Saad Hussain came to New Zealand from Canada three years ago and brought with him an idea that could revolutionise food and beverage packaging. In a Rotorua laboratory at Crown Research Institute, Hussain turned corn into a decompostable foam. No one is using it yet but Hussain said he was in talks with some of the world's biggest food and beverage companies . Convincing a global brand like Coca Cola to use his product would force recycling processes to take sustainability seriously, he said.
After a 20-year-long slog, a New Zealand chemist's pill to help cure cancer can finally be bought by sufferers. In the 1990s, Richard Furneaux discovered and filed a patent for a compound that kills rapidly dividing cancerous T-Cells in a form of non-Hodgkin's Lymphoma. In 1998 he knocked on pharmaceutical companies doors to tell them of his revolutionary development called forodesine hydrochloride.
You can expect to pay top dollar for a taxi ride, but some drivers are working more than the legal limit of 70 hours a week to make ends meet. Taxi driver Manjit Singh said he often worked 12 hours a day but only drive for two. He said he could spend up to three hours waiting at Auckland Airport for a ride. Legally he is not allowed to work more than 13 hours a day and must rest for at least 10 hours between shifts.
Muck Rack makes it simple to find people, tweets, or articles that mention any name, keyword, company, hashtag etc. We've compiled this guide to help you make the most of your search.
Selecting a term
Start searching tweets, articles from media outlets, articles mentioned in tweets, journalists'
names, titles and bios with some suggested searches:
Companies or Topics (e.g. iPhone, Microsoft)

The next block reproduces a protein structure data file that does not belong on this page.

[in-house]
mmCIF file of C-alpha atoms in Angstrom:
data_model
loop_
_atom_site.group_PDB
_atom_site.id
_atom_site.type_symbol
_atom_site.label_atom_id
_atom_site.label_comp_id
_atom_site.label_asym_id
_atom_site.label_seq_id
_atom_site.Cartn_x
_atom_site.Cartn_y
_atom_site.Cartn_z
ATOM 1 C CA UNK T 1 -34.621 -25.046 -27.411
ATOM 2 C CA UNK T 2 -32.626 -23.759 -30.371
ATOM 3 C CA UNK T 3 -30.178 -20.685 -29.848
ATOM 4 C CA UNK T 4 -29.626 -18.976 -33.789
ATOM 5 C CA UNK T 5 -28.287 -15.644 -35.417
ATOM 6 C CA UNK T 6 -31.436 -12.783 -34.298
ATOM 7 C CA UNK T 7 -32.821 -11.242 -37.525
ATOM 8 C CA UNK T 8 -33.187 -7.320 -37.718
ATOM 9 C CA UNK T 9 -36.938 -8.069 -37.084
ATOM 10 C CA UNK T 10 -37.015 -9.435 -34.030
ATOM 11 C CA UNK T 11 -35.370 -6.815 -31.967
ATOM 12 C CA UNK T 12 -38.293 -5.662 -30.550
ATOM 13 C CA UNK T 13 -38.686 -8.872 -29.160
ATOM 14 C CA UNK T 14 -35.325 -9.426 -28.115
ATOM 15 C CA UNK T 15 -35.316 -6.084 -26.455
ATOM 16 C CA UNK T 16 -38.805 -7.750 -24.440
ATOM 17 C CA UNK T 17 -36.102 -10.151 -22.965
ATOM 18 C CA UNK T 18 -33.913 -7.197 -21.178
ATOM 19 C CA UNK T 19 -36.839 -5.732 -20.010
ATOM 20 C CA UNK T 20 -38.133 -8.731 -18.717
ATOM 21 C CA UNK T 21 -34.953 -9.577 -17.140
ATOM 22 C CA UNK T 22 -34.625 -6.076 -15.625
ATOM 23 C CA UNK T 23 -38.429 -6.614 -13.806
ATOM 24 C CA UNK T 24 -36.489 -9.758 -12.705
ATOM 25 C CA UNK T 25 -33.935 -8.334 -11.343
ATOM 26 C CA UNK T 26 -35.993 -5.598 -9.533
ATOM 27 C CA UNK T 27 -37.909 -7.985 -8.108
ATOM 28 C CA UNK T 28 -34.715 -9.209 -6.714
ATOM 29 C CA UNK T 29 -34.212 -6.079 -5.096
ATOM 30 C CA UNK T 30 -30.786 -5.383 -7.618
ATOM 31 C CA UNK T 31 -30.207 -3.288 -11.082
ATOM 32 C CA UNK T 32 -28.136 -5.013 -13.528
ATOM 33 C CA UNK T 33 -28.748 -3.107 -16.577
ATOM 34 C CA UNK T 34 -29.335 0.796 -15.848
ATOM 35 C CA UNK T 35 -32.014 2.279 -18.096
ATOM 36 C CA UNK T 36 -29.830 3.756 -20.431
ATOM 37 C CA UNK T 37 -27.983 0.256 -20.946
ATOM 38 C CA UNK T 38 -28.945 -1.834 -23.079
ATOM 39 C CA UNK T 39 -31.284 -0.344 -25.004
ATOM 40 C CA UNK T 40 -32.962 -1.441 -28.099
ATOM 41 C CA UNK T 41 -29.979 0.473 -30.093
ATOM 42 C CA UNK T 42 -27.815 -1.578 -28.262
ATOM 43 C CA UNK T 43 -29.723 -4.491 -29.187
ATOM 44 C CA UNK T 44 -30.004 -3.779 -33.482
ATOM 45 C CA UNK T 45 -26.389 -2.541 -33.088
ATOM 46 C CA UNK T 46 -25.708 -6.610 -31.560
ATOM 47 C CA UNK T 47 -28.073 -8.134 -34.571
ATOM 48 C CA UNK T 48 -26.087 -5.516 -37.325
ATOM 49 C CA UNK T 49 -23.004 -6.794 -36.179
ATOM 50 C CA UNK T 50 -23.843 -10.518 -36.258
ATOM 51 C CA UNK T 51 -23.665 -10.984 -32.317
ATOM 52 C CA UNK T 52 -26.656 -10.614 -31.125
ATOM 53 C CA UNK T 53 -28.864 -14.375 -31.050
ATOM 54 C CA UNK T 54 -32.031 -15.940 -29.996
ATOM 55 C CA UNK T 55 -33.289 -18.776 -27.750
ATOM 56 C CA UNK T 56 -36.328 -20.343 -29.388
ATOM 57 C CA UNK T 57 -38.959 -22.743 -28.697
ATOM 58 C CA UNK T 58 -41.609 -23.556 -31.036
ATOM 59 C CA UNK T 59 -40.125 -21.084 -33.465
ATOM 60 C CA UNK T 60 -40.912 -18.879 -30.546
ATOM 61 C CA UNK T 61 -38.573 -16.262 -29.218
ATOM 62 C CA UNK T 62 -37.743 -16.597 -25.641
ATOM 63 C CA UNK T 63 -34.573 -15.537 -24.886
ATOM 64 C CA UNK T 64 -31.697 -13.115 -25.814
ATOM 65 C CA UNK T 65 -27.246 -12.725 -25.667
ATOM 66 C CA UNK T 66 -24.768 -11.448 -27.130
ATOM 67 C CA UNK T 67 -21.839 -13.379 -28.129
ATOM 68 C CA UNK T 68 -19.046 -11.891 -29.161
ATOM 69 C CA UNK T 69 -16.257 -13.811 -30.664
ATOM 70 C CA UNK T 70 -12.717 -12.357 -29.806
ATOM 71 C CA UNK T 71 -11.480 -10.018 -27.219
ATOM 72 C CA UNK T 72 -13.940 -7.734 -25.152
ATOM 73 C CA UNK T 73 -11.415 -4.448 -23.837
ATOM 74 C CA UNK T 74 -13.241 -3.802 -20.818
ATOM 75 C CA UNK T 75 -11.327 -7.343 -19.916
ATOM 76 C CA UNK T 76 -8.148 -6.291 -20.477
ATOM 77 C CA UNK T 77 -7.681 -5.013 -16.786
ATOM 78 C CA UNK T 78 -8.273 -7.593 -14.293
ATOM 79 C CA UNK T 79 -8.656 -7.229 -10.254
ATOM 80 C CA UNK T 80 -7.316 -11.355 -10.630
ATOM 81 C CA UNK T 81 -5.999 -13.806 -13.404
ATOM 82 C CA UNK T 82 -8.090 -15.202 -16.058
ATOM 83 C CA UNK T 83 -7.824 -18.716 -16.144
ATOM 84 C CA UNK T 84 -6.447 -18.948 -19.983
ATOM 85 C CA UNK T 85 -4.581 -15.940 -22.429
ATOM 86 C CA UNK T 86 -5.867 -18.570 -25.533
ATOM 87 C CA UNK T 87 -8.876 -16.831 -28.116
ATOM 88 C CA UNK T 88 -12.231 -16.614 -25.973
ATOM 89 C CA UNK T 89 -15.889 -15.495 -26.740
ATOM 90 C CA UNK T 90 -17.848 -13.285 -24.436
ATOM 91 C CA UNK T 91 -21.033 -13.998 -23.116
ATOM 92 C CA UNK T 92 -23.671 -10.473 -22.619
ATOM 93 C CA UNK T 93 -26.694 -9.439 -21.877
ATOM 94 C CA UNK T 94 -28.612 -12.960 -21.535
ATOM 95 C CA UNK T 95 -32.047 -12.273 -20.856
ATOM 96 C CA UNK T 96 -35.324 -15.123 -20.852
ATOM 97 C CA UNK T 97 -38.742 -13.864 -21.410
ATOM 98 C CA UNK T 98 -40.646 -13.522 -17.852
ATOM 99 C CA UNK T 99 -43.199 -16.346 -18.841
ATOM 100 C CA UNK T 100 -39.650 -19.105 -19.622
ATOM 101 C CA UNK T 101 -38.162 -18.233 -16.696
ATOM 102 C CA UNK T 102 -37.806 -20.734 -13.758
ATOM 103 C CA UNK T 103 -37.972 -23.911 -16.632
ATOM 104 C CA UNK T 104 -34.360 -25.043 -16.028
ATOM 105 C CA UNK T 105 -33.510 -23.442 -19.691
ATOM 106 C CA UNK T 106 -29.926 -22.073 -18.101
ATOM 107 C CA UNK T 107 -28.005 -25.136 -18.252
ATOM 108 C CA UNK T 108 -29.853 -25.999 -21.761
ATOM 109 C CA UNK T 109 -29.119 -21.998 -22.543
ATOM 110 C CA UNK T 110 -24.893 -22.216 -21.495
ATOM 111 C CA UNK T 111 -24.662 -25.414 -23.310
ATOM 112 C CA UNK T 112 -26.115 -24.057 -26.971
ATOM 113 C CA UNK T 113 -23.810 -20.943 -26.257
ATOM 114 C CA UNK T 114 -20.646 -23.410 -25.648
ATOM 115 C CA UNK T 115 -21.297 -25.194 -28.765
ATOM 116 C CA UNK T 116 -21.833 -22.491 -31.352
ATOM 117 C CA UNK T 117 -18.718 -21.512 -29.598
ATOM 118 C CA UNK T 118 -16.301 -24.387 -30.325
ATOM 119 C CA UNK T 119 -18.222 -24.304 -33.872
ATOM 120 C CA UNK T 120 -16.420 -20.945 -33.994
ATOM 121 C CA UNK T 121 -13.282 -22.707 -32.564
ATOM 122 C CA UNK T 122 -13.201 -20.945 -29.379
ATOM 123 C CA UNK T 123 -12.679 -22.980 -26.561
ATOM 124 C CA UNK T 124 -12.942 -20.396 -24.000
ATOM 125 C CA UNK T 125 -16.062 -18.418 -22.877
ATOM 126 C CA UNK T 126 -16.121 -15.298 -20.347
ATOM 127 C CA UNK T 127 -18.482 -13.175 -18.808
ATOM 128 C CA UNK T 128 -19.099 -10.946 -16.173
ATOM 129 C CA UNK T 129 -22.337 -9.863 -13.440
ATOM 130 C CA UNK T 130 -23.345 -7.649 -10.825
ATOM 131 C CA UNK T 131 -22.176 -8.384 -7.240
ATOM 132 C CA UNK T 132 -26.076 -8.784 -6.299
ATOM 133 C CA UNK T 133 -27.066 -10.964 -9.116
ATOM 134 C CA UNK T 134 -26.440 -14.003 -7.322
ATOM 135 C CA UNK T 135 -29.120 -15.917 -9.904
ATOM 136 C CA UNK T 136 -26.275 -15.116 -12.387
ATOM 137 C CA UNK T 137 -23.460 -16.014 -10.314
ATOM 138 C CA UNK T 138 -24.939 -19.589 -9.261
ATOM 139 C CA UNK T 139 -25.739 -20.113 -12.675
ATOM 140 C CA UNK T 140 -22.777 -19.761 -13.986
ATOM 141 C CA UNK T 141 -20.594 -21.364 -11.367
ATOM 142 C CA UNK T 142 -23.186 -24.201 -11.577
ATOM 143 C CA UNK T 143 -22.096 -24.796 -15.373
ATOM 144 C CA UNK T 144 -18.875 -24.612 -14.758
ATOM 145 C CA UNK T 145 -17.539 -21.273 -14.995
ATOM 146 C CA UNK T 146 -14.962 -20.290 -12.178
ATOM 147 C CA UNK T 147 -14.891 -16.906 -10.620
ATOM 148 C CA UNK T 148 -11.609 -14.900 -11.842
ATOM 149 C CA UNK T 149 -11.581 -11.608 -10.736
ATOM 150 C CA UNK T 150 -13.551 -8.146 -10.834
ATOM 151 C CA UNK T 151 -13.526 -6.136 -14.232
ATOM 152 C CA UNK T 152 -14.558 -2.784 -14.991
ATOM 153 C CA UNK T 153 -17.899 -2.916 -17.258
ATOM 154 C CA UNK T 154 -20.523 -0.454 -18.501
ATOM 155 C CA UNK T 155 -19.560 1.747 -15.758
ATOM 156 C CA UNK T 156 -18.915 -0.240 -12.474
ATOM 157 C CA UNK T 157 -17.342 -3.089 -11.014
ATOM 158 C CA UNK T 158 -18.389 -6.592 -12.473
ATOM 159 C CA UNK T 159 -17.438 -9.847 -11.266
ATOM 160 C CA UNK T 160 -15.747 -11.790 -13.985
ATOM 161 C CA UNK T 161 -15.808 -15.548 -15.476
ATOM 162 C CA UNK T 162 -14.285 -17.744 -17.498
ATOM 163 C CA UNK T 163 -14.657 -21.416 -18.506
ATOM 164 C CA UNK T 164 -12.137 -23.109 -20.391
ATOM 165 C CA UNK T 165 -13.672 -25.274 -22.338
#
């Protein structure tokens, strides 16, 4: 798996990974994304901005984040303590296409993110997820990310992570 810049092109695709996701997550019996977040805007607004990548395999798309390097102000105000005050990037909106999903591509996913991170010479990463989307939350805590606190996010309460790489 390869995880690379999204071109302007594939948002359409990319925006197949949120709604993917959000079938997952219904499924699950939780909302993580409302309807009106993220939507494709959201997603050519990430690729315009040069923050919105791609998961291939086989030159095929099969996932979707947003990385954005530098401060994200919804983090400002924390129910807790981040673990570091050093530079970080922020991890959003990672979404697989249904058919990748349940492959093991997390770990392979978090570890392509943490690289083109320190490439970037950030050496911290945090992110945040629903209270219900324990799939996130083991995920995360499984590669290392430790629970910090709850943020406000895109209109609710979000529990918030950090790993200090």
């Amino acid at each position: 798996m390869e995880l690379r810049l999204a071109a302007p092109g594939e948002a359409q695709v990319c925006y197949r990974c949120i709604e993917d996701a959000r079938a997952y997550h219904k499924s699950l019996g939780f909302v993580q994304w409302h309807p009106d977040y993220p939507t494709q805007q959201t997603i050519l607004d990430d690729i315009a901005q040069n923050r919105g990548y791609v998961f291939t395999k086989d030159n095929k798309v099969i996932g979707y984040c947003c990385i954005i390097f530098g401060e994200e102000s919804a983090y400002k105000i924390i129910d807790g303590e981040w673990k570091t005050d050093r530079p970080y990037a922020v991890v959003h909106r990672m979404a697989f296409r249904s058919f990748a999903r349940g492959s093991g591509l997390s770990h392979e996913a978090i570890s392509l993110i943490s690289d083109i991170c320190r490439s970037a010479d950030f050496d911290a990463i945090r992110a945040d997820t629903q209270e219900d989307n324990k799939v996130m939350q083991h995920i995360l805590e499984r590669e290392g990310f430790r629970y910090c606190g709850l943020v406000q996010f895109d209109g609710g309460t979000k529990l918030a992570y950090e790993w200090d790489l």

Phrases (e.g. "cloud computing") — use quotes to keep the terms together
Twitter handles (e.g. @username) — returns those who have mentioned or replied to
Names (e.g. "David Pogue")
Hashtags (e.g. #sxsw, #london2012)
Bio details (e.g. vegan, Olympics, father)
Muck Rack's Advanced Search allows for many boolean operators.
Find results that mention multiple specified terms, use AND or
+. For example, ensure each result contains both Elon Musk and Mark Zuckerberg by
searching Obama AND Romney or Obama + Romney.
Use the operators OR or , to broaden your search when you'd like either of
multiple terms to appear in results. (This is the default behavior of our search when no operators
are used.) For example, search for democrat OR republican to find results that refer to
Democrats and/or Republicans.
Use NOT or - to subtract results from your search. For
example, searching Disney will yield results about the Walt Disney Company as well as Walt Disney
World Resort. To exclude mentions of Disney World, search for Disney -World or Disney
When using one of these operators with a phrase, enclose it in quotation marks. For example, you can
find results about smartphones excluding Apple's iPhone 4S by searching smartphone -"iPhone
Exact case matching or punctuation
If you're searching for a brand name or keyword that relies on specific punctuation marks or capitalization, you can
find results that match your exact query by adding matchcase: before the keyword you're searching for, like matchcase:E*TRADE .
Use parentheses to separate multiple
boolean phrases. For example, to find journalists talking about having fun in Disney World or
Disneyland, search for ("disney world" OR disneyland) AND fun.
An asterisk can be used to search for any variation of a root word truncated by the asterisk. For example, searching for admin* will return results for administrator, administration, administer, administered, etc.
A near operator is an AND operator where you can control the distance between the words. You can vary the distance the near operation uses by adding a forward slash and number (between 0-99) such as strawberries NEAR/10 "whipped cream", which means the strawberries must exist within 10 words of "whipped cream".